Saturday, March 21, 2009

Of Frogs and Furoggus

Rather than spend the vorlesungsfreie Zeit* (seven weeks or so in all) lazing about at home, I signed up for some language courses at the Technische Universität. I originally signed up for four weeks of French and three weeks of Japanese, but some courses were cancelled due to inadequate class sizes. I ended up with two weeks of French followed by one week of Japanese, with three hours of instruction per weekday.

French: For French as for Japanese, I took a placement test before signing up. The French placement test went well, but when it came to speaking, I was appalled at the extent to which my French had deteriorated. In that respect, the French course was very helpful. There were only eight students in the class (and sometimes one or more were absent), so there were plenty of opportunities to speak and converse in French. As far as grammar is concerned, we reviewed such topics as "le subjonctif", "la concordance des temps", and "les conjonctions".
My main complaint about the course was that we were rather too timid and reserved. I think that a language class needs at least one or two outgoing students (or a charismatic teacher) to give it life -- that is, to set the tone and lend the more timid ones courage. As it was, there were more than a few awkward silences. :o)

Japanese: In the course I ended up taking, there were only four students, and (of those) one never came to class. An ideal arrangement, in short. Had there been one student less, we would have had to pay an extra 20€ or resign ourselves to another cancelled course.
The course itself was very worthwhile, perhaps more so than the French course. Apart from going over grammar, grammatical constructions, vocabulary, and the like, some time each day was allotted to practicing our pronunciation (that is, repeating after the instructor, as a group and individually). This portion of the lesson was particularly amusing the day we studied the "-nakereba narimasen" construction (a bit of a tongue twister, apparently).
After the first day, the instructor began assigning us a few kanji to learn every day. Here they are: 出入口外国家族彼年安高親切多少止休酒海絵花早映画手古新寺神社音楽電計紙

And here are some probably faulty sentences (along with probably faulty translations) to illustrate some of what we learned:

You can't drink large quantities of sake?
On the contrary, I've drunk large quantities (of sake) before.

There are many cars and few Moomins in Berlin.
Don't laugh, please.
I have to write a report every day.
It's all right if you don't speak English.
Did the room become darker?
Before going to sleep, I read a novel and wrote letters, among other things.

I would like to take a ten-week Japanese course during the semester (three hours of instruction per week), but it might be a bit much after all. Unless I can move one of my tutorials, my Wednesdays would look as follows:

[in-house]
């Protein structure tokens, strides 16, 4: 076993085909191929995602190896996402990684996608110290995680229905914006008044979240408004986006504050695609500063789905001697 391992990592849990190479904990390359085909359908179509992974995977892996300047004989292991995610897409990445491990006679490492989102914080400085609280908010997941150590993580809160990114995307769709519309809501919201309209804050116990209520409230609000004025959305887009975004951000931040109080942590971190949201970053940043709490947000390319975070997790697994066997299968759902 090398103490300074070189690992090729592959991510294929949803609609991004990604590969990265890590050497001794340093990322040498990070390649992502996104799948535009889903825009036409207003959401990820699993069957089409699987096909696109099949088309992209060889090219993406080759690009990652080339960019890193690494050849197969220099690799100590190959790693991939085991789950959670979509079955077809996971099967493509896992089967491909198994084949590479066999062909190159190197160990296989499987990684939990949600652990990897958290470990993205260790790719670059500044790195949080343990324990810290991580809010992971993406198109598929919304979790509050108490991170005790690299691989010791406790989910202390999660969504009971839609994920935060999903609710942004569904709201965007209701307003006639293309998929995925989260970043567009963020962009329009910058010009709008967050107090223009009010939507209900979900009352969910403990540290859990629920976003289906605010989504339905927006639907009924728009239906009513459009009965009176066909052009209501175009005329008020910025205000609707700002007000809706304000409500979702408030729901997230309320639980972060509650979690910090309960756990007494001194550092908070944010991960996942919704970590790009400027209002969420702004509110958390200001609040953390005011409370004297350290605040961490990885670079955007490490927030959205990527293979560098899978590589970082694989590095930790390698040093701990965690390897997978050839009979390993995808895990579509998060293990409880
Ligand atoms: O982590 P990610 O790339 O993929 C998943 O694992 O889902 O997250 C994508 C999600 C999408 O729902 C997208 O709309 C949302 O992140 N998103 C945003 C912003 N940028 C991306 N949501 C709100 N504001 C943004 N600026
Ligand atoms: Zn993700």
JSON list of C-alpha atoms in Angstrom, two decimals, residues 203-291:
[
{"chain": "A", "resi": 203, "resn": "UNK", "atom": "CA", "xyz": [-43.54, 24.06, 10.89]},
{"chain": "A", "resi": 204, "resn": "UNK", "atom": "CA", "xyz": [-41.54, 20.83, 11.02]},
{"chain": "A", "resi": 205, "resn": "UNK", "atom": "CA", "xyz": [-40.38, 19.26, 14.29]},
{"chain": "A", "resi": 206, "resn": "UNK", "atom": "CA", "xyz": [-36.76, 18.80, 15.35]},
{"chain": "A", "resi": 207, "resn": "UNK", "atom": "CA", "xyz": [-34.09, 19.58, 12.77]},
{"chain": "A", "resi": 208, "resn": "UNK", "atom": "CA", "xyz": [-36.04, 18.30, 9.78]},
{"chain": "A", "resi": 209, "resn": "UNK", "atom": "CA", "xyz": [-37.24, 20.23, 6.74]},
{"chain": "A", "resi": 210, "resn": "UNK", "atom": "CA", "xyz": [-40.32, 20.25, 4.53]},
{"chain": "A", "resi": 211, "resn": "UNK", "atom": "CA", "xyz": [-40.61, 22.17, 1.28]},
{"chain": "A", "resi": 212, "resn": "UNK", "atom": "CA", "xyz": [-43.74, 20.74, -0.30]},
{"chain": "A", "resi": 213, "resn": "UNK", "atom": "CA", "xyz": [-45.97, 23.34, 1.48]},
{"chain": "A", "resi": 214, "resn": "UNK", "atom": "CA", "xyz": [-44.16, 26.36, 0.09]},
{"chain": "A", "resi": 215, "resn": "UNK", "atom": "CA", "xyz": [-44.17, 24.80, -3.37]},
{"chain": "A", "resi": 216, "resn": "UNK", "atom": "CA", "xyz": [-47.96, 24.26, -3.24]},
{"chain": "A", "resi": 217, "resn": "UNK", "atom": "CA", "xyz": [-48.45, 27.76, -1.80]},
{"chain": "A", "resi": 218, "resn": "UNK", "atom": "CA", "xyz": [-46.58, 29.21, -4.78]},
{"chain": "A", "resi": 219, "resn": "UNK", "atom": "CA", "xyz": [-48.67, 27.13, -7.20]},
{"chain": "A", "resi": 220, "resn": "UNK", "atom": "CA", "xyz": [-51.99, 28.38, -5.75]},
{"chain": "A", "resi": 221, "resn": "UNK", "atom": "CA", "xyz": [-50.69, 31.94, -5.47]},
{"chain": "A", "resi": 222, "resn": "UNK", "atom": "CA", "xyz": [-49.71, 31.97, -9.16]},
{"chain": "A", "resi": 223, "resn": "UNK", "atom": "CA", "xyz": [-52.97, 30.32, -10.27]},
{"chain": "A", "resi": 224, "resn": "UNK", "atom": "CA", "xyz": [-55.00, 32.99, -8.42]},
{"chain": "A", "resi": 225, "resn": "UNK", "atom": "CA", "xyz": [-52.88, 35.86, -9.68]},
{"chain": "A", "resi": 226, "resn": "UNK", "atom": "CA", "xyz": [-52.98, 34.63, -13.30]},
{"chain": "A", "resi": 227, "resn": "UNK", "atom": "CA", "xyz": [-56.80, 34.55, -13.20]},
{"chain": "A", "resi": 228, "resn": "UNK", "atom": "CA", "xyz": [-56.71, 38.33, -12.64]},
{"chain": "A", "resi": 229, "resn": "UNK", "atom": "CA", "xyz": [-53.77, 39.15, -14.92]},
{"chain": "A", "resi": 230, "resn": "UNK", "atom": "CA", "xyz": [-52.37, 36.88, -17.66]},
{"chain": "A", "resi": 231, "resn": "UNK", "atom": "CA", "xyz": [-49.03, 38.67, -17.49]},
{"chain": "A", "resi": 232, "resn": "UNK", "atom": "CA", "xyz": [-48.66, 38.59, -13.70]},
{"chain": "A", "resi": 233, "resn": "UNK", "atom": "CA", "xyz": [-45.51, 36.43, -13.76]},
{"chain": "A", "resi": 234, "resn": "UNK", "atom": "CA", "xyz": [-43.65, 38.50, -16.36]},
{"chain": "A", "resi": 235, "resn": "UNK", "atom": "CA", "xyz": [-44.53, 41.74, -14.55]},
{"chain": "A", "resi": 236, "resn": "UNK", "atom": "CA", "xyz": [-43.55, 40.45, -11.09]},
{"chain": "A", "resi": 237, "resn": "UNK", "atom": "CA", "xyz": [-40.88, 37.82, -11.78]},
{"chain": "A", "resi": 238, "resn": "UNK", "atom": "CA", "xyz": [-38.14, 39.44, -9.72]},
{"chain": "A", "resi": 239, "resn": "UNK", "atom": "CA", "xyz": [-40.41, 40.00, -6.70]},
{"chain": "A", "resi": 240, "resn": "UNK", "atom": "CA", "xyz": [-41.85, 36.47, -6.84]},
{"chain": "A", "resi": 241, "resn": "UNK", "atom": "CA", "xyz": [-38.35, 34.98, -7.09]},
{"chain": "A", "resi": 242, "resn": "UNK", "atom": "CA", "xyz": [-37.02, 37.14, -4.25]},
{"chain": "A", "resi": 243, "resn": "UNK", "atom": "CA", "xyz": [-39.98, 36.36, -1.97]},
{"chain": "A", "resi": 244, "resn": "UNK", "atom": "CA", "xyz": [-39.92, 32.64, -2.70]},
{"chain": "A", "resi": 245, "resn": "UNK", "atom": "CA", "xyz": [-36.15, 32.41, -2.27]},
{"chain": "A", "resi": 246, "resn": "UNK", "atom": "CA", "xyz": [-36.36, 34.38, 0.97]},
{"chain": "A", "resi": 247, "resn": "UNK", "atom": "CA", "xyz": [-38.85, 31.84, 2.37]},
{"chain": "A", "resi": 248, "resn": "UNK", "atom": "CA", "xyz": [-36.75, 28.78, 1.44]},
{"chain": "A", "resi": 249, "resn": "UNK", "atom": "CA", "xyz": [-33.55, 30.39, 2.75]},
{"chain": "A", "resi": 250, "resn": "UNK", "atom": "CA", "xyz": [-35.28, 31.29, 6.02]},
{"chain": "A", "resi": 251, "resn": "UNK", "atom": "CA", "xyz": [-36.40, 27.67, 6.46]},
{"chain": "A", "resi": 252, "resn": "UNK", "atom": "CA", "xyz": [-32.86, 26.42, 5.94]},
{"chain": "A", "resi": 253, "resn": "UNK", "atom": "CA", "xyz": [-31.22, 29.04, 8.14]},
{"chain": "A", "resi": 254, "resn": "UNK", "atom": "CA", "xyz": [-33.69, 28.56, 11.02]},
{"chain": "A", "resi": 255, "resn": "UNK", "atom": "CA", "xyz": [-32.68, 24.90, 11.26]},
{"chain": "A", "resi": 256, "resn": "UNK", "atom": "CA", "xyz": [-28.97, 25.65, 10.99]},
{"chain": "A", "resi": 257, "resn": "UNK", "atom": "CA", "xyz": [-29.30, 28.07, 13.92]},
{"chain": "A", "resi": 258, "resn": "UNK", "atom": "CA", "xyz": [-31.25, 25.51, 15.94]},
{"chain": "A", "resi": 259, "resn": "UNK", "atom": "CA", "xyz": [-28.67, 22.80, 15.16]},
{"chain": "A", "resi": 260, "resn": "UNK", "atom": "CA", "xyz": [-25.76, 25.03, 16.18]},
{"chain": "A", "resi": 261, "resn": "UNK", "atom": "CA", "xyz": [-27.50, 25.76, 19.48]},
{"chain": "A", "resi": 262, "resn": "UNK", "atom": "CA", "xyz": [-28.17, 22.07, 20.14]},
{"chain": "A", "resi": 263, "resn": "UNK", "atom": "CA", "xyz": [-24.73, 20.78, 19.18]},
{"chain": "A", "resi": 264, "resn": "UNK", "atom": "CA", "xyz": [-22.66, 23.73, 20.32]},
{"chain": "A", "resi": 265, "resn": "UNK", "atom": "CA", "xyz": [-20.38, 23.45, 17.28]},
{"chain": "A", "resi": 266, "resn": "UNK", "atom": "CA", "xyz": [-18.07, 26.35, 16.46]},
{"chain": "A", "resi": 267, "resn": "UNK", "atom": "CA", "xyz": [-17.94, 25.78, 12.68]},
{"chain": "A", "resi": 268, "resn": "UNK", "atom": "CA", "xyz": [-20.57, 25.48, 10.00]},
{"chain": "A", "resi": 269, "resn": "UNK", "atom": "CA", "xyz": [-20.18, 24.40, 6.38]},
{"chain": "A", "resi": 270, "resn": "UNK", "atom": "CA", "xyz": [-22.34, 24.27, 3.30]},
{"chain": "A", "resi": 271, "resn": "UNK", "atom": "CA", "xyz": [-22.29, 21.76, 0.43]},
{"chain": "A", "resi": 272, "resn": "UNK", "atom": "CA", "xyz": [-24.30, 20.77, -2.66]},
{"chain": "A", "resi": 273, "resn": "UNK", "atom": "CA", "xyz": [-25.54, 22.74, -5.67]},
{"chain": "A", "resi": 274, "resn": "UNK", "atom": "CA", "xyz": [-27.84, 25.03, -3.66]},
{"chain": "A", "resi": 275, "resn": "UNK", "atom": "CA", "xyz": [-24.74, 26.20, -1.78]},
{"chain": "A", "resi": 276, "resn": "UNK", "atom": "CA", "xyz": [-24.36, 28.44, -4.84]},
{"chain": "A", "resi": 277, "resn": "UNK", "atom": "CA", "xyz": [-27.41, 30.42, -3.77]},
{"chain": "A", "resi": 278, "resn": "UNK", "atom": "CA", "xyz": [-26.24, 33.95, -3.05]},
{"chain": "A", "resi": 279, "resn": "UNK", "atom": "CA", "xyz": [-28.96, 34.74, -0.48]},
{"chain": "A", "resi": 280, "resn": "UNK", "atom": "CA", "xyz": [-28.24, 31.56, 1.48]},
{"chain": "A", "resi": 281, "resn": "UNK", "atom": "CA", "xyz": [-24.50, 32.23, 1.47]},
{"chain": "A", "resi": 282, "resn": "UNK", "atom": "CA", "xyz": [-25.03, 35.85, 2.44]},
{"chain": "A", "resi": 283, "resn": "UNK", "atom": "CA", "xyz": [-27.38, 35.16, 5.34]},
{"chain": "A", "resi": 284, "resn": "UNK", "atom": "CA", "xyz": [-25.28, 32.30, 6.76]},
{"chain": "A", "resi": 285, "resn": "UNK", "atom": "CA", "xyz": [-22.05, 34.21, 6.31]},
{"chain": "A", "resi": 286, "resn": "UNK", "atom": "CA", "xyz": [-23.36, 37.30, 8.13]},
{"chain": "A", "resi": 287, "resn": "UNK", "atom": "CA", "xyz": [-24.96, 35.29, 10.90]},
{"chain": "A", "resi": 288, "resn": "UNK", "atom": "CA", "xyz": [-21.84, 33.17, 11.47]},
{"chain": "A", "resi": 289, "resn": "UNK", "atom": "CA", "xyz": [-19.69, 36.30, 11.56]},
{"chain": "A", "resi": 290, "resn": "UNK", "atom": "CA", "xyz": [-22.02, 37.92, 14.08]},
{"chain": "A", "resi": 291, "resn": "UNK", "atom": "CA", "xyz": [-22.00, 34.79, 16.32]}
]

8-10: Lineare Algebra II Lecture
10-12: ALP II Lecture
12-14: (nothing)
14-16: GdTI Tutorial
16-18: Lineare Algebra II Zentralübung (an optional tutorial that I'd prefer to attend)
18-21: Japanese course

All this will be even worse if assignments (one or more) are due on Wednesdays, since I usually need time to recover on such days. . . . Well, we'll see.

Note: "vorlesungsfreie Zeit" is literally the lecture-free time between semesters (I like to think of it as a holiday), "ALP II" is "Algorithmen und Programmieren II", and "GdTI" is "Grundlagen der Theoretischen Informatik"


At 9:53 a.m., March 22, 2009, Anonymous Sarah said...

(I must apologize in advance for using romaji in this comment, my computer never seems to want to let me type in Japanese anymore. :( )

Your sentences look pretty good to me. I just have one correction, regarding the second to last sentence. You can only use the "tai" form of a verb when you're speaking about yourself (eg. "I want to become a doctor"), or when you're asking a question about the person you're speaking to (eg. "Do you want to become a doctor?"). To say that a third person wants to do something, you should either put the "tai" verb inside a quote (eg. "I think he wants to become a doctor," "She said she wants to become a doctor"), or you should use the "tagatte iru" form, which means something along the lines of "seems to want."

I'm not having much success with Google tonight, but here's a couple pages that show these forms in use, at least a bit:


"tagatte iru":

At 11:47 a.m., March 22, 2009, Blogger tvhtoo said...

Ah, thank you for the correction and for the links.

あの子はいしゃになりたがっています。 (Yes?)

Well, since the "ni naritai" construction was only mentioned in passing anyway, I'll leave that sentence out of the post. :o)

At 5:19 a.m., March 26, 2009, Anonymous Sarah said...

Yep, that looks right to me. :)


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